To fulfill the course requirements for the dual-title in Microbiome Sciences, students must complete a total of 15 credits including 2 credits of ECLGY 550 and at least 13 credits chosen in consultation with the adviser from an approved list of courses, with at least 3 credits in each of the following areas: microbial sciences, ecology and evolution, and bioinformatics and research tools. All students must pass a qualifying examination in their major field of study. The qualifying examination for the student’s graduate major program will satisfy the qualifying examination for the dual-title degree program in Microbiome Sciences. The qualifying examination for the major program must take place before the end of the fourth semester to enable enrollment in the dual-title Microbiome Sciences program by that time. The qualifying examination committee will be composed of Graduate Faculty from the major program and may include, but is not required to include, a faculty member who holds appointments in both programs’ Graduate Faculty.
In addition to the general Graduate Council requirements for Ph.D. committees, the student’s Ph.D. committee must include Graduate Faculty from the major program and must also include at least one member of the Microbiome Sciences Graduate Faculty. Faculty members who hold appointments in both programs’ Graduate Faculty may serve in a combined role. If the chair of the Ph.D. committee is not also a member of the Graduate Faculty in Microbiome Sciences, the member of the committee representing Microbiome Sciences must be appointed as a co-chair. The Microbiome Sciences representative on the student’s Ph.D. committee will develop questions for and participate in the evaluation of the comprehensive examination.
A Ph.D. dissertation that contributes fundamentally to the field of Microbiome Sciences is required. A public oral presentation of the dissertation is required, which may be part of the final defense within the major degree program. The dissertation must be accepted by the Ph.D. committee, the head of the graduate program, and the Graduate School.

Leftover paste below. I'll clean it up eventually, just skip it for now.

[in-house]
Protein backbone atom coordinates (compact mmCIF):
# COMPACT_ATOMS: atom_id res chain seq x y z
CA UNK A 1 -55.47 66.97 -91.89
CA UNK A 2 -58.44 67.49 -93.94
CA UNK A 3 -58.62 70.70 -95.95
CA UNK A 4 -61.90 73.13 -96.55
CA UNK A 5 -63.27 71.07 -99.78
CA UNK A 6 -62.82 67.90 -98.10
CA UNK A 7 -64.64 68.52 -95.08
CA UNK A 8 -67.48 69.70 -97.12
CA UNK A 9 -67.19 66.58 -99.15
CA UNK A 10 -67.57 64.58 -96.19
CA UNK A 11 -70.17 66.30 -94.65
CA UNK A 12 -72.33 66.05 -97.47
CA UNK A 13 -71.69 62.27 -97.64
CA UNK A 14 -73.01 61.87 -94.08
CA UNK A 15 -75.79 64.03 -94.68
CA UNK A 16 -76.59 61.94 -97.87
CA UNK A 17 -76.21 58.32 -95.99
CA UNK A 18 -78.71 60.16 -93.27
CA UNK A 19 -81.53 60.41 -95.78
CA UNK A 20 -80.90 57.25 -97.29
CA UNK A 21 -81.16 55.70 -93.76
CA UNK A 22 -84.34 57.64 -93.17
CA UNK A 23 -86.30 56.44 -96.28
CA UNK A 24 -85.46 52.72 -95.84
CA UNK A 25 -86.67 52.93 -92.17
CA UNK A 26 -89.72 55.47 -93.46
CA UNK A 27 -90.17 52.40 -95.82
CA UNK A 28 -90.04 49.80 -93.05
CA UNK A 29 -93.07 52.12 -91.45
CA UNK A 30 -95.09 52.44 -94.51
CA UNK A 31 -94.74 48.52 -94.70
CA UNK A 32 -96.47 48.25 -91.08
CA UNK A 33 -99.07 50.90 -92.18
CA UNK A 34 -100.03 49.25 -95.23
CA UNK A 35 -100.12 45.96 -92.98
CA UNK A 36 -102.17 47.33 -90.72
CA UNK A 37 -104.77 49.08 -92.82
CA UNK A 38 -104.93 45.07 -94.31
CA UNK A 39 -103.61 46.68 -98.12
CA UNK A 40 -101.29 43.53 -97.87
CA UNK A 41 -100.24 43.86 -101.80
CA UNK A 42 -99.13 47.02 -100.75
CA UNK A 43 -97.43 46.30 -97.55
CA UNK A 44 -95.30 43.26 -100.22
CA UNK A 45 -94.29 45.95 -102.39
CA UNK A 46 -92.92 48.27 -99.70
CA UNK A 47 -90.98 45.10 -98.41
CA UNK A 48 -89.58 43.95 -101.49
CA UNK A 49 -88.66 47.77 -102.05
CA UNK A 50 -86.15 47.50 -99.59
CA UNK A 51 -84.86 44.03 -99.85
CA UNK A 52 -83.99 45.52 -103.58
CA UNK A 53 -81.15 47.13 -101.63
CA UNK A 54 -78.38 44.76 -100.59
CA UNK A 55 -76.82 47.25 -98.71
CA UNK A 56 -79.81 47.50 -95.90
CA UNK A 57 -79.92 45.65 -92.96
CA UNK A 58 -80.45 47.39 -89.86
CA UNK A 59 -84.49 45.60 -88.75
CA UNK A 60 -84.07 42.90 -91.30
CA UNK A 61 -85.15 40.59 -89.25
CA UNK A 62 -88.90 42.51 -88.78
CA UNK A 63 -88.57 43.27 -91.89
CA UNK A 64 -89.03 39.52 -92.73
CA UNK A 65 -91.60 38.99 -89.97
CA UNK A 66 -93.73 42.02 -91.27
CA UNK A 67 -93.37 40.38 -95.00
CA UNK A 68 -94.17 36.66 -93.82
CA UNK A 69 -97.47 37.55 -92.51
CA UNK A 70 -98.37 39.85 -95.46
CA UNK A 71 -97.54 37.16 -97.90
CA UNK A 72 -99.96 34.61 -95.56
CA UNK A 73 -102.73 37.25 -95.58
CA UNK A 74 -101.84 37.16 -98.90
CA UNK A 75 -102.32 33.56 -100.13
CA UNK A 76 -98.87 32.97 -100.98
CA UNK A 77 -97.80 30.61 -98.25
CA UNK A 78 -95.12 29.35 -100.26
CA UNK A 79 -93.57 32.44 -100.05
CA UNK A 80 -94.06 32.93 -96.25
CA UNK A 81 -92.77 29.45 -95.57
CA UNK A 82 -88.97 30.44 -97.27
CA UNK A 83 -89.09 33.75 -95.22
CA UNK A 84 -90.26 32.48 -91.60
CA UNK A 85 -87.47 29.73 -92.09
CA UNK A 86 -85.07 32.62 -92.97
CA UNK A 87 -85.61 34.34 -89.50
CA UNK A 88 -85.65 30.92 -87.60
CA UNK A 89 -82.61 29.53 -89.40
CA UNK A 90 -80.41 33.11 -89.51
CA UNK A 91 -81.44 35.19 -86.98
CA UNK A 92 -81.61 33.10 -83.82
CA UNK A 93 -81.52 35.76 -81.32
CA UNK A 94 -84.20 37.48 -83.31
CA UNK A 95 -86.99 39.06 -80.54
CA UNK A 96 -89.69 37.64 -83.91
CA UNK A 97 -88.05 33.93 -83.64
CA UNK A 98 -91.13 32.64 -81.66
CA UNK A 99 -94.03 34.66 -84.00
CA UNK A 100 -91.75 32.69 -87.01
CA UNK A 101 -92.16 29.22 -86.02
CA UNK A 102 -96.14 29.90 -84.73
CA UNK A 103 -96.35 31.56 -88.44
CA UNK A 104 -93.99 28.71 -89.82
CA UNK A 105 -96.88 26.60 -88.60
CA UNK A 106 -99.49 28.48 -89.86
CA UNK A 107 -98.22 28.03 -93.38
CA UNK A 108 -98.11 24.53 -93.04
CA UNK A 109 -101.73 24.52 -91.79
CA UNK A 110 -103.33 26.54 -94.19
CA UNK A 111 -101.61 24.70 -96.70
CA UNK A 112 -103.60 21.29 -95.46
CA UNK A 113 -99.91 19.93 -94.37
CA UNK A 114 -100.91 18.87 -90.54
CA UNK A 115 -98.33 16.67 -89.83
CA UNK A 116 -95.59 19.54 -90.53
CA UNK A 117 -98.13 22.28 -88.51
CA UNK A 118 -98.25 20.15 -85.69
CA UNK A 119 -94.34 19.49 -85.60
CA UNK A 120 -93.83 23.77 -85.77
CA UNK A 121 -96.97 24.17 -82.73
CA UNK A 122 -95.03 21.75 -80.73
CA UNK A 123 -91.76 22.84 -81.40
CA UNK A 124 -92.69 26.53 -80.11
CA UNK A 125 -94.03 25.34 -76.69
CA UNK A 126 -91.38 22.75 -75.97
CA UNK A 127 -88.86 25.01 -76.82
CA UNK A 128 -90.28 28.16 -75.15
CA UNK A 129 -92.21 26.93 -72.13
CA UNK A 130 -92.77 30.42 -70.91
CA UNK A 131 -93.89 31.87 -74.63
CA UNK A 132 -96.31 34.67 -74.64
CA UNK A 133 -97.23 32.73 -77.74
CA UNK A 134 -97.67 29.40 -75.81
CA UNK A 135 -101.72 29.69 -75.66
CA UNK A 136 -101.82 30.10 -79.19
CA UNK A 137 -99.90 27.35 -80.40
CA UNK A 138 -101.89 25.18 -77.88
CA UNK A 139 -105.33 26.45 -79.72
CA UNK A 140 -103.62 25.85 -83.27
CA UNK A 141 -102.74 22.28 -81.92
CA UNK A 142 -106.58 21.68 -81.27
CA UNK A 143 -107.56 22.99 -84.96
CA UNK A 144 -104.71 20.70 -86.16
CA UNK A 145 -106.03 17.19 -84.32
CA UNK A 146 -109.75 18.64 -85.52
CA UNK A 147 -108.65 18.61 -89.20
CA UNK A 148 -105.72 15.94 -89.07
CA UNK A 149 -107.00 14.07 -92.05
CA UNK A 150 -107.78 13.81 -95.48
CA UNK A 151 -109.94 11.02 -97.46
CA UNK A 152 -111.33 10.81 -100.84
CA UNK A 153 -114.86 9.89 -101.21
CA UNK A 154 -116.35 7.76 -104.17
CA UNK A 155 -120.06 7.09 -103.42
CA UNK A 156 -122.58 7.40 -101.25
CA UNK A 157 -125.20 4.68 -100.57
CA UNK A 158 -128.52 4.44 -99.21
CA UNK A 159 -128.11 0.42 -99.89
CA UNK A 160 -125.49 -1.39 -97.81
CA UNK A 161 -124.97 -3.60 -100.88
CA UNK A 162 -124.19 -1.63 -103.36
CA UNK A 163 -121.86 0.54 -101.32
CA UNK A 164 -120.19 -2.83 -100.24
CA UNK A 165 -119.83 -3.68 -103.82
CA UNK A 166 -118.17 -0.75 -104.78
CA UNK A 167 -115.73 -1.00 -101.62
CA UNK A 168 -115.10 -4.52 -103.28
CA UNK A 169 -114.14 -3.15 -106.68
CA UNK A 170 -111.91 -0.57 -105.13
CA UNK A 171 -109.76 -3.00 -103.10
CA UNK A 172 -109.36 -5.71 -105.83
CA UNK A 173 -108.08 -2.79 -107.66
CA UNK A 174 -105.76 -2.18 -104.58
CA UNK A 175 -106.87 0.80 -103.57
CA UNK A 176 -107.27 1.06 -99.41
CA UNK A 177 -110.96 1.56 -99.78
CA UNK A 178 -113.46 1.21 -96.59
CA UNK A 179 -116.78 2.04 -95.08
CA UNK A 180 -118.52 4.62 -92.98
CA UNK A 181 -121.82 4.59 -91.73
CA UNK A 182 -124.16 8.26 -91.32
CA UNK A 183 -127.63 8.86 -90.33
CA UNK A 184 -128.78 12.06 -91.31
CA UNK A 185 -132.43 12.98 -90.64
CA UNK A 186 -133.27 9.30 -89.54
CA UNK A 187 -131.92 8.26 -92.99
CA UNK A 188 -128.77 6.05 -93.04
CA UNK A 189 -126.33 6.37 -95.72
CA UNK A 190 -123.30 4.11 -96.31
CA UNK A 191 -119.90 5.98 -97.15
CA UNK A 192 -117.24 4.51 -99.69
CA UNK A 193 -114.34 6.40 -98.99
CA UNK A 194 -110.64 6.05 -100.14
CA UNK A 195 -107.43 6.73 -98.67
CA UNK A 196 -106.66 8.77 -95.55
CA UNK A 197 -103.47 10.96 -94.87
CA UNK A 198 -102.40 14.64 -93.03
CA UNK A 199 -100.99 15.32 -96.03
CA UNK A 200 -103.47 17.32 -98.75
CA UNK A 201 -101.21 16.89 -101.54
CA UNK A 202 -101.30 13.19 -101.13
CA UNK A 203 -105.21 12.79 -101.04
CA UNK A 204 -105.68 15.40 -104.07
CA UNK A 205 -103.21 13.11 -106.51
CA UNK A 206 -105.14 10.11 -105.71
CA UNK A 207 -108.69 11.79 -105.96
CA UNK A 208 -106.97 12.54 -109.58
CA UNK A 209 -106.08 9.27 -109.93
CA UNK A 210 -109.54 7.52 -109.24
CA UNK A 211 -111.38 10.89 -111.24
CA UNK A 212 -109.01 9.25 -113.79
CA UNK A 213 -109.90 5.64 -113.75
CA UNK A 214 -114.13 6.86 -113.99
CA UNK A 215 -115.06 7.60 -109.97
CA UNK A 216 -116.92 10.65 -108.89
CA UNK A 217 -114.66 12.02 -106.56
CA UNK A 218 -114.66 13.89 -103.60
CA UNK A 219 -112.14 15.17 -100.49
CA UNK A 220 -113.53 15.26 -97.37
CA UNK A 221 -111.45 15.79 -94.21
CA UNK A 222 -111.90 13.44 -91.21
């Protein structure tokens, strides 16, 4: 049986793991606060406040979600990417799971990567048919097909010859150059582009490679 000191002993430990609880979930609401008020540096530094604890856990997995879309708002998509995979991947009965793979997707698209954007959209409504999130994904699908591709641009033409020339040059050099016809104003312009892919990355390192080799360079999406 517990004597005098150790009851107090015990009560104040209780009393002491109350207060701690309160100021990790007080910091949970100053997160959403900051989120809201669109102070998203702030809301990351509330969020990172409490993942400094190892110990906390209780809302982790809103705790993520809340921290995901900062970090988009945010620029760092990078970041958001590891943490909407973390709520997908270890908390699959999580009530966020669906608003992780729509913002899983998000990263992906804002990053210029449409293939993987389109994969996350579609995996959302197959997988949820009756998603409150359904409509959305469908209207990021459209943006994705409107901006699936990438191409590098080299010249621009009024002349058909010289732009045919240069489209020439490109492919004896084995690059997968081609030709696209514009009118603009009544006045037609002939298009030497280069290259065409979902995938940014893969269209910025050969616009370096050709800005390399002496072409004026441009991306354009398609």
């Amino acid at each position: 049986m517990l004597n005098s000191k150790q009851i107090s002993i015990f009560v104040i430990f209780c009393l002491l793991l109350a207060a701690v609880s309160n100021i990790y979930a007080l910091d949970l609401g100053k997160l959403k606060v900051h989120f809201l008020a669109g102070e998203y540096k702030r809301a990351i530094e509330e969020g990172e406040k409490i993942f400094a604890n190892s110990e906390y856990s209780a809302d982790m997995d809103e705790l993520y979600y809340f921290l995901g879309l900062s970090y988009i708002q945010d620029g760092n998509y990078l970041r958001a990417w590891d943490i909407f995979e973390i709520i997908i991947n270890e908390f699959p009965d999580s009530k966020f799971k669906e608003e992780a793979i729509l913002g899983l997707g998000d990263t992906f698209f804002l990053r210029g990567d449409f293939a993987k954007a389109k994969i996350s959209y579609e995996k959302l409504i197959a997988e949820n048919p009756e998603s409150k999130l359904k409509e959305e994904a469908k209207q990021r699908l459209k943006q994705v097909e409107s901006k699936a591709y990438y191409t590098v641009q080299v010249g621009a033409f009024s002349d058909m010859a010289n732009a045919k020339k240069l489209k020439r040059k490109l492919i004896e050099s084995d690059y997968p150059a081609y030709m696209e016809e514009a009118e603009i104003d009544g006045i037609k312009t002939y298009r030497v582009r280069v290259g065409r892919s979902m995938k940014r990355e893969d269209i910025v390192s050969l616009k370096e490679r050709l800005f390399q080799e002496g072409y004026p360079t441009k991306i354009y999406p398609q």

A graduate minor is available in any approved graduate major or dual-title program. The default requirements for a graduate minor are stated in Graduate Council policies listed under GCAC-600 Research Degree Policies and GCAC-700 Professional Degree Policies, depending on the type of degree the student is pursuing:
Graduate assistantships available to students in this program and other forms of student aid are described in the Tuition & Funding section of The Graduate School’s website. Students on graduate assistantships must adhere to the course load limits set by The Graduate School.
Graduate courses carry numbers from 500 to 699 and 800 to 899. Advanced undergraduate courses numbered between 400 and 499 may be used to meet some graduate degree requirements when taken by graduate students. Courses below the 400 level may not. A graduate student may register for or audit these courses in order to make up deficiencies or to fill in gaps in previous education but not to meet requirements for an advanced degree.
- Dual-title graduates will have an understanding of microbiome diversity, dynamics, and measurement methods which will qualify them for positions in academia, government agencies, or industry.
- Dual-title graduates will have laboratory and computer skills for characterizing the composition and function of microbiomes and be able to relate microbiome characteristics to relevant information from associated hosts and ecosystems (metadata).
- Dual-title graduates will generate meaningful hypotheses and interpret data in ways that lead to solution of novel problems in microbiome sciences.
- Dual-title graduates will recognize the means for pursuing diverse career opportunities and articulate professional and ethical issues in the field of microbiome sciences.